Ellison v. General Iron Industries, Inc. et al

Filing 18

MEMORANDUM Opinion: This matter comes before the Court on Defendant General Iron Industries, Inc.'s ("General Iron") motion to dismiss Plaintiff Ryan Ellison's ("Ellison") Complaint (the "Complaint"), with pr ejudice, pursuant to Federal Rule of Civil Procedure 12(b)(6) ("Rule 12(b)(6)"). For the reasons set forth below, the Court grants General Irons motion as to Count I, and denies the motion for Counts IIIX. In court ruling set for 10/13/2016 is stricken. Status hearing set for 10/27/2016 at 9:30 AM. Signed by the Honorable Charles P. Kocoras on 10/12/2016. Mailed notice(vcf, )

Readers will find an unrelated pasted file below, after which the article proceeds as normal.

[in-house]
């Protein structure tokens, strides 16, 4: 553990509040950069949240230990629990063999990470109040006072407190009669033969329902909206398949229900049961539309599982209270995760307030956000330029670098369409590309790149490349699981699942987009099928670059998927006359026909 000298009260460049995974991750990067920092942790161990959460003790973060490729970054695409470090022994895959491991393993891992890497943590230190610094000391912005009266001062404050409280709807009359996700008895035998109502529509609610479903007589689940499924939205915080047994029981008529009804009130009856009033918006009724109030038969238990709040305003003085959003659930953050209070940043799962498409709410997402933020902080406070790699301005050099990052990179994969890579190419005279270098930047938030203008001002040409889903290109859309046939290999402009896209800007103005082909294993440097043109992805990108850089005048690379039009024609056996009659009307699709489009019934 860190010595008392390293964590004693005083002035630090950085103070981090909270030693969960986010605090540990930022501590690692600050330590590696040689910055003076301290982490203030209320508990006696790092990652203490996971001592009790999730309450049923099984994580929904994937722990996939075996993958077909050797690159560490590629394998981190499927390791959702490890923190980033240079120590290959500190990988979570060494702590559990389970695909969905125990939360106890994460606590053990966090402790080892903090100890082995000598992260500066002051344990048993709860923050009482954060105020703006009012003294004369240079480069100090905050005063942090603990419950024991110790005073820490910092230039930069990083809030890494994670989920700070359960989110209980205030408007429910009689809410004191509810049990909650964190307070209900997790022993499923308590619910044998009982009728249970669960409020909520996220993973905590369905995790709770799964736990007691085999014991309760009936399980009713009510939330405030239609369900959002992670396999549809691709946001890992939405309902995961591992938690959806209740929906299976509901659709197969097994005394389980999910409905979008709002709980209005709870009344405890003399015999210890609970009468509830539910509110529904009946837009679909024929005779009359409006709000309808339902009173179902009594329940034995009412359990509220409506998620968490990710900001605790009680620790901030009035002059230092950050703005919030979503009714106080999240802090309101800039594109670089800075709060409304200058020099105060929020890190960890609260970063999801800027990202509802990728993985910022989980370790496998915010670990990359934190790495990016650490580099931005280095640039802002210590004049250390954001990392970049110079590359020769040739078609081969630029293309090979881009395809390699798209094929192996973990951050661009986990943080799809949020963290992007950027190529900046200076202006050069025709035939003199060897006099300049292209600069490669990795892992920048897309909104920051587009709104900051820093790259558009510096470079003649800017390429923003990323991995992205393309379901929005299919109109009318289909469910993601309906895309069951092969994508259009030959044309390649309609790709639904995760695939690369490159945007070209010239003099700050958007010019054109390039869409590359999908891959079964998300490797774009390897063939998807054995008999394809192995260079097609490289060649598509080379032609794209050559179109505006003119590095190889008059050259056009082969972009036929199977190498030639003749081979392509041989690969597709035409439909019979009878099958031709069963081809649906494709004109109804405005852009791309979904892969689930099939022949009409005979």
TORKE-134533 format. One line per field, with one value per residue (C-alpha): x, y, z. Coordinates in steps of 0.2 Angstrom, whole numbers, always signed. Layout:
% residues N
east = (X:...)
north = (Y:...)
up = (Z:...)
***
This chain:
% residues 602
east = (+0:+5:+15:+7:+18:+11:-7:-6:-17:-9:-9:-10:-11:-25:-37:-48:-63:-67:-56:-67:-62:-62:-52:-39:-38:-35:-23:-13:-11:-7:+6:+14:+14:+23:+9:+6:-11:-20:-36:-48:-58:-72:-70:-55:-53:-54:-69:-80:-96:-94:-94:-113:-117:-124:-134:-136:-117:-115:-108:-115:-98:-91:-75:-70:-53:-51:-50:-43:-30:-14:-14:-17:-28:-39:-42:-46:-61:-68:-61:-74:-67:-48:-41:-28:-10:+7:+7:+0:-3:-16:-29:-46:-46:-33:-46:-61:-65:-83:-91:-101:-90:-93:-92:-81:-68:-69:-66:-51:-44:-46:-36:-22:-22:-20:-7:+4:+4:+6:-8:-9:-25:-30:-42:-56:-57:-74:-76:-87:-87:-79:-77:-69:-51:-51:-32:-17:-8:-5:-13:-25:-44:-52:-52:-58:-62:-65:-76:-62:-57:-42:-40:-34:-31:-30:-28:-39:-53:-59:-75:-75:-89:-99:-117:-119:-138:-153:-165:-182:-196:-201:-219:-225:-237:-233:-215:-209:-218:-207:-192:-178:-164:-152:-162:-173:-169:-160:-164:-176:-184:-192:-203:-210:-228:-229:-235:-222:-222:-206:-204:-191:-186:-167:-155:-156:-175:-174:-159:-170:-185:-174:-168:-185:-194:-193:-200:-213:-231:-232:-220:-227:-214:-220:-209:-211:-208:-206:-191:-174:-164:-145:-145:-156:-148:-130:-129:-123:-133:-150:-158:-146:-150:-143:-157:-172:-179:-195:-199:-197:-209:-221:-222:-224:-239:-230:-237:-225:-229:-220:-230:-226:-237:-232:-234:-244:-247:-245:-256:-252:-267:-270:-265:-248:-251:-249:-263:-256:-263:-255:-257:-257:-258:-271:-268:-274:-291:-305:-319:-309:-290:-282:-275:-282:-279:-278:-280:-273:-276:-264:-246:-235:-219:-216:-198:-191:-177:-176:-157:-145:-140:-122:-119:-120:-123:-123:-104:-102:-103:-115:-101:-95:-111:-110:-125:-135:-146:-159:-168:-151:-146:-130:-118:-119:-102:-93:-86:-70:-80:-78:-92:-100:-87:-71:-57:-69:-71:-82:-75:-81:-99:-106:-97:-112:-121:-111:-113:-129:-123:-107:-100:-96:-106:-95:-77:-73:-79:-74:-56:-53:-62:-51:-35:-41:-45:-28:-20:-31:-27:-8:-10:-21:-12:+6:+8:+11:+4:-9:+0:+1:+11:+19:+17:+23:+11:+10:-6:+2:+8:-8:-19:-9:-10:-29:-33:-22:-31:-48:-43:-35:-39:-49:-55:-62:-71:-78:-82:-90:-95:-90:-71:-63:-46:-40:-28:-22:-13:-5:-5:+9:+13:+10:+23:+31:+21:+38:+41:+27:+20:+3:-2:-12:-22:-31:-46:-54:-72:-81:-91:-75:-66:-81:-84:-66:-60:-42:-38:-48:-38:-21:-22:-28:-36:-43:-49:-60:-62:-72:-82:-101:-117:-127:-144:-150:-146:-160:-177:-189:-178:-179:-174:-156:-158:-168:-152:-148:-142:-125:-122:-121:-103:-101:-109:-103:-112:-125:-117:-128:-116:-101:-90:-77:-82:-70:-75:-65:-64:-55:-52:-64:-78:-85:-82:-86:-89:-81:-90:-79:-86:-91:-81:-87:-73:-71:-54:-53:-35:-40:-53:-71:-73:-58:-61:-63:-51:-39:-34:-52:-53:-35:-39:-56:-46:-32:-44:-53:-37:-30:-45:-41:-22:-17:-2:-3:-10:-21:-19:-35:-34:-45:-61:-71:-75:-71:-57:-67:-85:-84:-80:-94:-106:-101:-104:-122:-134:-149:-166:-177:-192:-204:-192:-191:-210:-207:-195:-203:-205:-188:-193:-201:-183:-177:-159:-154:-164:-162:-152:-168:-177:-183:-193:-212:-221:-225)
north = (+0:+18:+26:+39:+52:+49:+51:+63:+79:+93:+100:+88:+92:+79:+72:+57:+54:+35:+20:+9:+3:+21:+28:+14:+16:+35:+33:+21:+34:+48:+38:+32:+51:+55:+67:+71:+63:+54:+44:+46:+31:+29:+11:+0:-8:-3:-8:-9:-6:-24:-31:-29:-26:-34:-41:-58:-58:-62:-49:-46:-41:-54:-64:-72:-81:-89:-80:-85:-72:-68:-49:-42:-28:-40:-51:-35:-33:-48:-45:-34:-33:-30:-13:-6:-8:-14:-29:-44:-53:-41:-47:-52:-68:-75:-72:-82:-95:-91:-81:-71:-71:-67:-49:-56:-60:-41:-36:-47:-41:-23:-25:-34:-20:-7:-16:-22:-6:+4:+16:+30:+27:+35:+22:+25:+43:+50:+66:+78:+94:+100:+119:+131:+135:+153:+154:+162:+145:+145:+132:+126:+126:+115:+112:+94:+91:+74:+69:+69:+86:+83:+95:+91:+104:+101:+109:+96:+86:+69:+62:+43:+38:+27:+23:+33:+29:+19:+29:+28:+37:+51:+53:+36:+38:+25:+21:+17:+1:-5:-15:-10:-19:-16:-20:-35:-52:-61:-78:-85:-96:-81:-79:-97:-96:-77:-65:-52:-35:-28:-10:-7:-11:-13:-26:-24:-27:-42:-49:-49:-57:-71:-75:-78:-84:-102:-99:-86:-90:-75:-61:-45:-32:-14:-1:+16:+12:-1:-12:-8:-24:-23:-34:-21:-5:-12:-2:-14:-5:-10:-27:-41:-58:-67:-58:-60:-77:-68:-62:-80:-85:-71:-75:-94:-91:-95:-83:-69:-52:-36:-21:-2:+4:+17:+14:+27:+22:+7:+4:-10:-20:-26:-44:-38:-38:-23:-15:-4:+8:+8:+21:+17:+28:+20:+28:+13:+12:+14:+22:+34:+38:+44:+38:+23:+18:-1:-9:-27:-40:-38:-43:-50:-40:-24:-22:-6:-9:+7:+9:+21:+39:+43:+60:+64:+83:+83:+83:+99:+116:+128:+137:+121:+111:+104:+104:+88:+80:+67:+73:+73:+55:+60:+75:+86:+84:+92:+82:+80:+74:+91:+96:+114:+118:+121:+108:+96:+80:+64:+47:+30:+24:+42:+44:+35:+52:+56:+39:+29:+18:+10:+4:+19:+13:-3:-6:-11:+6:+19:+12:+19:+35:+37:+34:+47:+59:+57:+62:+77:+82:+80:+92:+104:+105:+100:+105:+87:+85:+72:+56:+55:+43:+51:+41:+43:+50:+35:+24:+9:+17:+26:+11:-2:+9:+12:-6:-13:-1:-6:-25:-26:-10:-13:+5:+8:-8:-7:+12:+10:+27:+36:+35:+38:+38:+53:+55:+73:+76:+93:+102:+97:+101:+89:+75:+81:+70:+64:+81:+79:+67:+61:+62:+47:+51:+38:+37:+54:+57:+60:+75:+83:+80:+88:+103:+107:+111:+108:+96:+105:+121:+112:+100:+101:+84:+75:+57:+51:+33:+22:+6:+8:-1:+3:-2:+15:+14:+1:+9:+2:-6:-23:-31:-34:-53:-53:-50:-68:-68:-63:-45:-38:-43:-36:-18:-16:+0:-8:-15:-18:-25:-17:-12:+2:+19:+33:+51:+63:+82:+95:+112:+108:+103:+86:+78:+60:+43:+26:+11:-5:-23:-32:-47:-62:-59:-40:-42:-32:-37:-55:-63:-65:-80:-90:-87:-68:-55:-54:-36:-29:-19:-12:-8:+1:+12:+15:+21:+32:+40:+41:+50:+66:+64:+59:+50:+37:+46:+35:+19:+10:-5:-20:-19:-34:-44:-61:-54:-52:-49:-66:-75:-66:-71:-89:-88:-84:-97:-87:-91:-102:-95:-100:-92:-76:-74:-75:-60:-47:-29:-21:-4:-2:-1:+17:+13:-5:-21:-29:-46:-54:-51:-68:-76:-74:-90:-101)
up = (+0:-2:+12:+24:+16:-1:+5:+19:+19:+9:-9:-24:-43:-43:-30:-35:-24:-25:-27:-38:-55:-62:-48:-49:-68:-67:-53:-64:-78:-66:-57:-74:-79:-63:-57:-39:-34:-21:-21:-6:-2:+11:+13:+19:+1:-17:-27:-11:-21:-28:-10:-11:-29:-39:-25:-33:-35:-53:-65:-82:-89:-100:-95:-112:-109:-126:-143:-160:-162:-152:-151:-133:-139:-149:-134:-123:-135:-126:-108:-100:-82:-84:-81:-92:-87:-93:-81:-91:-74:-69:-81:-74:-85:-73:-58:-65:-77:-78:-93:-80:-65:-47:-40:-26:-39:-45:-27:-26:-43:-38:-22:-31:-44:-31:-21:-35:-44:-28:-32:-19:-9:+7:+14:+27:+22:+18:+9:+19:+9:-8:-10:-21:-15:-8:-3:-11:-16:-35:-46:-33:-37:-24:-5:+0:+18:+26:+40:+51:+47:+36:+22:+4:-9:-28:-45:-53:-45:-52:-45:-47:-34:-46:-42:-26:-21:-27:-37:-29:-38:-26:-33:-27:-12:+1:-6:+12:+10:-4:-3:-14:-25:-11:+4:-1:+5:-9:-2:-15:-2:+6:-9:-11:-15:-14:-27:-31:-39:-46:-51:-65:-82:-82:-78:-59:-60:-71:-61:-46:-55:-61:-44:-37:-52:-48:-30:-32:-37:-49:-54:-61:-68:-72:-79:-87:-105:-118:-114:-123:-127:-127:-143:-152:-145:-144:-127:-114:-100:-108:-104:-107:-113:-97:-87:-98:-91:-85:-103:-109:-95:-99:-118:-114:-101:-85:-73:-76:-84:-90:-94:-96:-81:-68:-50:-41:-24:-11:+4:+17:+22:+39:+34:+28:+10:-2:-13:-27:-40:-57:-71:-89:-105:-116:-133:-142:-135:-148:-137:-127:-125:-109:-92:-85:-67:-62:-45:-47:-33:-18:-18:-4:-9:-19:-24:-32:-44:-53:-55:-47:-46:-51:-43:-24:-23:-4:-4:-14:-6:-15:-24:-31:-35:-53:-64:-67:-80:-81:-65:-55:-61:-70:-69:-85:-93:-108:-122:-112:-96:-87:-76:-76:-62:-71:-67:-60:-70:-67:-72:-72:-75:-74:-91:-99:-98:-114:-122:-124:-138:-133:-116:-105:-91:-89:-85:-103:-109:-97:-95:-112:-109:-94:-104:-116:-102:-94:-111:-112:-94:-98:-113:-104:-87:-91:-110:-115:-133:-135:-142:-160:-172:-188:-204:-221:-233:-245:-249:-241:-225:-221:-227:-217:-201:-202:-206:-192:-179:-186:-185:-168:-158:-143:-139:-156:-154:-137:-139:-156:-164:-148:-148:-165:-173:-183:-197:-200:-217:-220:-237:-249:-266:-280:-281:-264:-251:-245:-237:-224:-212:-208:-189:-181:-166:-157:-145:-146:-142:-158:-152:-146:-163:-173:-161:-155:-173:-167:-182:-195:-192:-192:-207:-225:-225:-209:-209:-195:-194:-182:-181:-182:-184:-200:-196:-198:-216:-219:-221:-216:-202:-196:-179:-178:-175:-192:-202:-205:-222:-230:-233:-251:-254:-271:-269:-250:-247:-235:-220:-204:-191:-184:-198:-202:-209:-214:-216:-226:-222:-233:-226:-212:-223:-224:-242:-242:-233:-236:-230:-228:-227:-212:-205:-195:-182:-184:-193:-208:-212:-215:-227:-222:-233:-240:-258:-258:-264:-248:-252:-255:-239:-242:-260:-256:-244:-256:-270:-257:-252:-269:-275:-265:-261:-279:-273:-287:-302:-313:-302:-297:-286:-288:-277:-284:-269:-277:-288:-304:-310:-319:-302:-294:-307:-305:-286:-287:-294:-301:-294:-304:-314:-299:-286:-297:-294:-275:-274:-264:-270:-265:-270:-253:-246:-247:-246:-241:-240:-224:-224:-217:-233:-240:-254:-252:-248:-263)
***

Download PDF